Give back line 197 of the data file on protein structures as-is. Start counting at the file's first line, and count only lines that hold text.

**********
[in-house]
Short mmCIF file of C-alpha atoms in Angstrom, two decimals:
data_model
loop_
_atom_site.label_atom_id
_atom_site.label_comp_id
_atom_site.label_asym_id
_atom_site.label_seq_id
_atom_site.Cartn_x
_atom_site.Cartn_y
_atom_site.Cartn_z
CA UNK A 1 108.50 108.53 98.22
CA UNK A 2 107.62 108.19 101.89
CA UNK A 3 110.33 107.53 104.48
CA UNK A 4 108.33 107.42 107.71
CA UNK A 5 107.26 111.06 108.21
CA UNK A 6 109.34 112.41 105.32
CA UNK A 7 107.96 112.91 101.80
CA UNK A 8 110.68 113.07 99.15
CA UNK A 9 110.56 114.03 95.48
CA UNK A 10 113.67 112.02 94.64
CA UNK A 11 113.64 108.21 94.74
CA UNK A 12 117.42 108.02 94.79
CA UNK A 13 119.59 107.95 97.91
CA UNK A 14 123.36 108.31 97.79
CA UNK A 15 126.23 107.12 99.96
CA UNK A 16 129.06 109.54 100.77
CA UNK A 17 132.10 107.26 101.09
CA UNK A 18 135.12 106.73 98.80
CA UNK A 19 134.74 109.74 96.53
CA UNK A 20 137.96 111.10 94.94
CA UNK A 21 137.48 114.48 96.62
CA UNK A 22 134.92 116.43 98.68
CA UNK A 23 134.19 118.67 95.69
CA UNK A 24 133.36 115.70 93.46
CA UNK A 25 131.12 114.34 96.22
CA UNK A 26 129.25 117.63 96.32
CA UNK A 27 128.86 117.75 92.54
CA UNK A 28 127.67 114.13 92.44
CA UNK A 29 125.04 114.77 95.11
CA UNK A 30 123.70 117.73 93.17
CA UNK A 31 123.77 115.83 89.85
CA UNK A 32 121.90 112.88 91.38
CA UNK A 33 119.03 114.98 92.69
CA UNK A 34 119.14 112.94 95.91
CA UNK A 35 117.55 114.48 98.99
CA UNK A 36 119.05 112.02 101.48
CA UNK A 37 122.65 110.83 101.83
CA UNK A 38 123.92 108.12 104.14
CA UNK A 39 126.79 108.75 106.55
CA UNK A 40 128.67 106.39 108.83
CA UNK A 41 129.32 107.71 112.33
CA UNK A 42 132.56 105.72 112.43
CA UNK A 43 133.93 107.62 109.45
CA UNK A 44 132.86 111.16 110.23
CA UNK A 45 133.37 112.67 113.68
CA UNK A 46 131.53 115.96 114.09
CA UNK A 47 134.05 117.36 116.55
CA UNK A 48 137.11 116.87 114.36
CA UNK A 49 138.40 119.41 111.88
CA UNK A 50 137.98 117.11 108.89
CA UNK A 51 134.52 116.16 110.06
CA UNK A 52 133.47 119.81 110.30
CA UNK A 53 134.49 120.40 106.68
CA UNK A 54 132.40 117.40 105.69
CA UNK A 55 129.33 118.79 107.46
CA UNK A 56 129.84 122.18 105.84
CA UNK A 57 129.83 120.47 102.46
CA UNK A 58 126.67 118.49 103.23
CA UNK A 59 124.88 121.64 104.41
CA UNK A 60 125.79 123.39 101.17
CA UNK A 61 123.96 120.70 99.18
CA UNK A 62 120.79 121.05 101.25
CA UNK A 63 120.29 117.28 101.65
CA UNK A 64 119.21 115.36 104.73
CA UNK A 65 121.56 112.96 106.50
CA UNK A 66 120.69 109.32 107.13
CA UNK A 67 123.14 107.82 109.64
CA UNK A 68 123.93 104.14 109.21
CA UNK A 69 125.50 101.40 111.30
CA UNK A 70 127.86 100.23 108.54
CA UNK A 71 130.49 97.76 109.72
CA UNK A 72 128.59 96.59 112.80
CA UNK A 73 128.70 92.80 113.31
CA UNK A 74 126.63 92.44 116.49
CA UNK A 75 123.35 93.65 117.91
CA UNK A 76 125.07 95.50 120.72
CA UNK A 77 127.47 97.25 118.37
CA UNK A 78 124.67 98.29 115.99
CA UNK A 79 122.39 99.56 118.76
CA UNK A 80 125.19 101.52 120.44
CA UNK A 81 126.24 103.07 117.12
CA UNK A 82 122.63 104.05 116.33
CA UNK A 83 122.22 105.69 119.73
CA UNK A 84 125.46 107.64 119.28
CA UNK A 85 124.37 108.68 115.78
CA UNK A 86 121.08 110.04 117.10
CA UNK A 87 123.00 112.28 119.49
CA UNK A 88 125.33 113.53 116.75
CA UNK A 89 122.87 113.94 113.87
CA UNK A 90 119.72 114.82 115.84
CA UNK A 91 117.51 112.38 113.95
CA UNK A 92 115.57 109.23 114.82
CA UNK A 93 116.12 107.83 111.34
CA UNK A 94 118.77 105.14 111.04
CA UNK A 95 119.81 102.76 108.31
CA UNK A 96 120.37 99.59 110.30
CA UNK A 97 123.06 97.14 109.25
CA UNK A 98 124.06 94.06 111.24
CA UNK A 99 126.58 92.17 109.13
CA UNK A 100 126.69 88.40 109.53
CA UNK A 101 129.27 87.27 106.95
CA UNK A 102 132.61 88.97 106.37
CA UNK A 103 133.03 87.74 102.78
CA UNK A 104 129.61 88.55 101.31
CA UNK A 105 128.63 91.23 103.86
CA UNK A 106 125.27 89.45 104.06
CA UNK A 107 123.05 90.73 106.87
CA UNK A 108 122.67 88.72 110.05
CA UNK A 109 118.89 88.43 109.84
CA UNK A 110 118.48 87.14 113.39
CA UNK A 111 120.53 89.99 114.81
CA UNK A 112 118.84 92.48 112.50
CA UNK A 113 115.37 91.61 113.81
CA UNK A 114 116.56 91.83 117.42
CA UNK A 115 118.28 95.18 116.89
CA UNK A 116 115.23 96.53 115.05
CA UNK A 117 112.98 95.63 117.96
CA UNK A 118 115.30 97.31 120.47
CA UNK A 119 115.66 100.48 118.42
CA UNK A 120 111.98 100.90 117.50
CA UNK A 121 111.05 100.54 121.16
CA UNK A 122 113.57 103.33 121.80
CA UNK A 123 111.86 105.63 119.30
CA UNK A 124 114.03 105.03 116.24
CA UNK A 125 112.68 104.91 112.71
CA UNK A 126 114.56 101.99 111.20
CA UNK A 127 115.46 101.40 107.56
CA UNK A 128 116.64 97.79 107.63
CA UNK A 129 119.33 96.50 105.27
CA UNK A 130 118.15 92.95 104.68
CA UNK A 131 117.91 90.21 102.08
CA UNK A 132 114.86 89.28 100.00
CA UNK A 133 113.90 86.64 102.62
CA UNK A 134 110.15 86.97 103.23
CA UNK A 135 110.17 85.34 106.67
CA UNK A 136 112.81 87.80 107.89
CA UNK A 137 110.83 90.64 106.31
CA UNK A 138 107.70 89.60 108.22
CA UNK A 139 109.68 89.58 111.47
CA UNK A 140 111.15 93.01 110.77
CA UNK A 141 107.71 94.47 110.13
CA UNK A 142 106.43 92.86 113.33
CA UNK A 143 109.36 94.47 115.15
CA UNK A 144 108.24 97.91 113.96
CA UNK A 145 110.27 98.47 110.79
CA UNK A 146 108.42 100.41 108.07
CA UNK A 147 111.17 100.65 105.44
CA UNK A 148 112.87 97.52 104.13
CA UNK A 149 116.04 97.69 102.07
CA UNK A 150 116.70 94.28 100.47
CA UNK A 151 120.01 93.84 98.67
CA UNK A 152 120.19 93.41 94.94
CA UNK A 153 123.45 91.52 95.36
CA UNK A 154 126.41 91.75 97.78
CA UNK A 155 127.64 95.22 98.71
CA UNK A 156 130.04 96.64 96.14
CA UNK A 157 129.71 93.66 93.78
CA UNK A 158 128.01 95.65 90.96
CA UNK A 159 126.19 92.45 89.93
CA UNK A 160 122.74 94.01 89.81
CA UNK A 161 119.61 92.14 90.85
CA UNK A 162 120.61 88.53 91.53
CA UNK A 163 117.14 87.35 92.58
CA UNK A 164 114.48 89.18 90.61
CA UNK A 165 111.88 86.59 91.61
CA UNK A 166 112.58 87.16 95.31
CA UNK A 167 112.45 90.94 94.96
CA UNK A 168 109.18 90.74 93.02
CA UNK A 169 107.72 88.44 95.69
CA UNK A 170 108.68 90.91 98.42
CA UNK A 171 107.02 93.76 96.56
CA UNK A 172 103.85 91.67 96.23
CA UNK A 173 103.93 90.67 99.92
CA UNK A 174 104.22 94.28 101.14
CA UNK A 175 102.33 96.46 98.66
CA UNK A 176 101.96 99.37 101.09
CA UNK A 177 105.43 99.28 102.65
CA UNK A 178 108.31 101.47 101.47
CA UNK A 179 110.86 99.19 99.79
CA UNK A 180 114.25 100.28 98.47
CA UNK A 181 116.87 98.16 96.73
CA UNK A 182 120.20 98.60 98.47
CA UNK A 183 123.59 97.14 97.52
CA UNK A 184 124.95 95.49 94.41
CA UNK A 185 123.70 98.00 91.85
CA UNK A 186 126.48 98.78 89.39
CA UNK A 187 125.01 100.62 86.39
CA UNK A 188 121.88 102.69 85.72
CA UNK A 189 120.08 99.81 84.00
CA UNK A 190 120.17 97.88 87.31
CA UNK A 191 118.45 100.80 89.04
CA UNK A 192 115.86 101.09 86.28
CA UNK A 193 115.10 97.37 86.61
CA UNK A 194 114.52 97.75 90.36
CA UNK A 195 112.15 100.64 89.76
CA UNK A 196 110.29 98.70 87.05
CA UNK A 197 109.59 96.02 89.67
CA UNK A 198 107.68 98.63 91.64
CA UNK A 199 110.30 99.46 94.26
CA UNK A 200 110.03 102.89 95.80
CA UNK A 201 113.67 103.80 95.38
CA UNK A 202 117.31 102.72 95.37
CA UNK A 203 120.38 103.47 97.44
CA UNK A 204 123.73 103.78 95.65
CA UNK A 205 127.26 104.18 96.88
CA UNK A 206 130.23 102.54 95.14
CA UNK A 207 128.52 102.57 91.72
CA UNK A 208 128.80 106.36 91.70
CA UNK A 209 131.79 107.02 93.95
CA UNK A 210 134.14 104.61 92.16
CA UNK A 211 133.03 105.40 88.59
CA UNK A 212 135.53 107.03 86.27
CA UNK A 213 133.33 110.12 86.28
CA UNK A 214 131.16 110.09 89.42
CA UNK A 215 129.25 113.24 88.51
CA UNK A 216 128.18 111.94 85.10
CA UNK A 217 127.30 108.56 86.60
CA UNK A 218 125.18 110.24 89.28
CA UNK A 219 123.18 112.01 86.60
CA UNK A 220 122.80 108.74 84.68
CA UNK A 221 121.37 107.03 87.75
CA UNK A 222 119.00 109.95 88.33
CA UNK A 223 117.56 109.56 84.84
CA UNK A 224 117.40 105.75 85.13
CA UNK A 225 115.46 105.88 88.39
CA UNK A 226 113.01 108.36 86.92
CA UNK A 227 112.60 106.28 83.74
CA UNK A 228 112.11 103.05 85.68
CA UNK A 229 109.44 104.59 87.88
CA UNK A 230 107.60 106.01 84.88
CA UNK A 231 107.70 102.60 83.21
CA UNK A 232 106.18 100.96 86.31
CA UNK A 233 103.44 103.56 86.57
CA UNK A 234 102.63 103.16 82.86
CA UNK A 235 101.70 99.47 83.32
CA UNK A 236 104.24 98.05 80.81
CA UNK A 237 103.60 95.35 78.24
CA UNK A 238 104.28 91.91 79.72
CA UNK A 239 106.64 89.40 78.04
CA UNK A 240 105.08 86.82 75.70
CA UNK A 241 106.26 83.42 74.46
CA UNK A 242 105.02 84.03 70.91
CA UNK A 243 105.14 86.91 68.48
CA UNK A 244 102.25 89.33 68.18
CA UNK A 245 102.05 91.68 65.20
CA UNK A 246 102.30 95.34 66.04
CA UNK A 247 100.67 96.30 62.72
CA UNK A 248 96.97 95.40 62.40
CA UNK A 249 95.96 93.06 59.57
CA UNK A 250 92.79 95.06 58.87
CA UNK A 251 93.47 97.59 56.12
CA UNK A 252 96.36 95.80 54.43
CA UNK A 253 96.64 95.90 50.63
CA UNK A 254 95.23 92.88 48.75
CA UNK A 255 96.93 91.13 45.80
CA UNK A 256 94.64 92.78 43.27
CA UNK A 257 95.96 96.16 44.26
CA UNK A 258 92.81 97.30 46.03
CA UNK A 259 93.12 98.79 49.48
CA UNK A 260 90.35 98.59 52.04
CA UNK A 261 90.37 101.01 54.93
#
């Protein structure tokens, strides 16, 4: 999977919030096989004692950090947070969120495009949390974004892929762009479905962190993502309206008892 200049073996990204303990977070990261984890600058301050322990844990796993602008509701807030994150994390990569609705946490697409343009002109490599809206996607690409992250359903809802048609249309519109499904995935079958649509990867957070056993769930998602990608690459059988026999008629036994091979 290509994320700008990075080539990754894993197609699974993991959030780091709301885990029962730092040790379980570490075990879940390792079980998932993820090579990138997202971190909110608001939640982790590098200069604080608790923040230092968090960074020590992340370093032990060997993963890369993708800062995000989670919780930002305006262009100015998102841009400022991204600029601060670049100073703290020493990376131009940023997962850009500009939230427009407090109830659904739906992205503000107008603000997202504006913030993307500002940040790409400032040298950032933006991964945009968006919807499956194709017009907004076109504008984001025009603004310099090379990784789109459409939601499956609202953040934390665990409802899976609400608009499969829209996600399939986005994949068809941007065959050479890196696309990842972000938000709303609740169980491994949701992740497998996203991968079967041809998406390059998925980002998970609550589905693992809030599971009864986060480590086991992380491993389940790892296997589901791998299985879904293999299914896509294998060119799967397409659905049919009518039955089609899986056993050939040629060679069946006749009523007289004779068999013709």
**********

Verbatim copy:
CA UNK A 186 126.48 98.78 89.39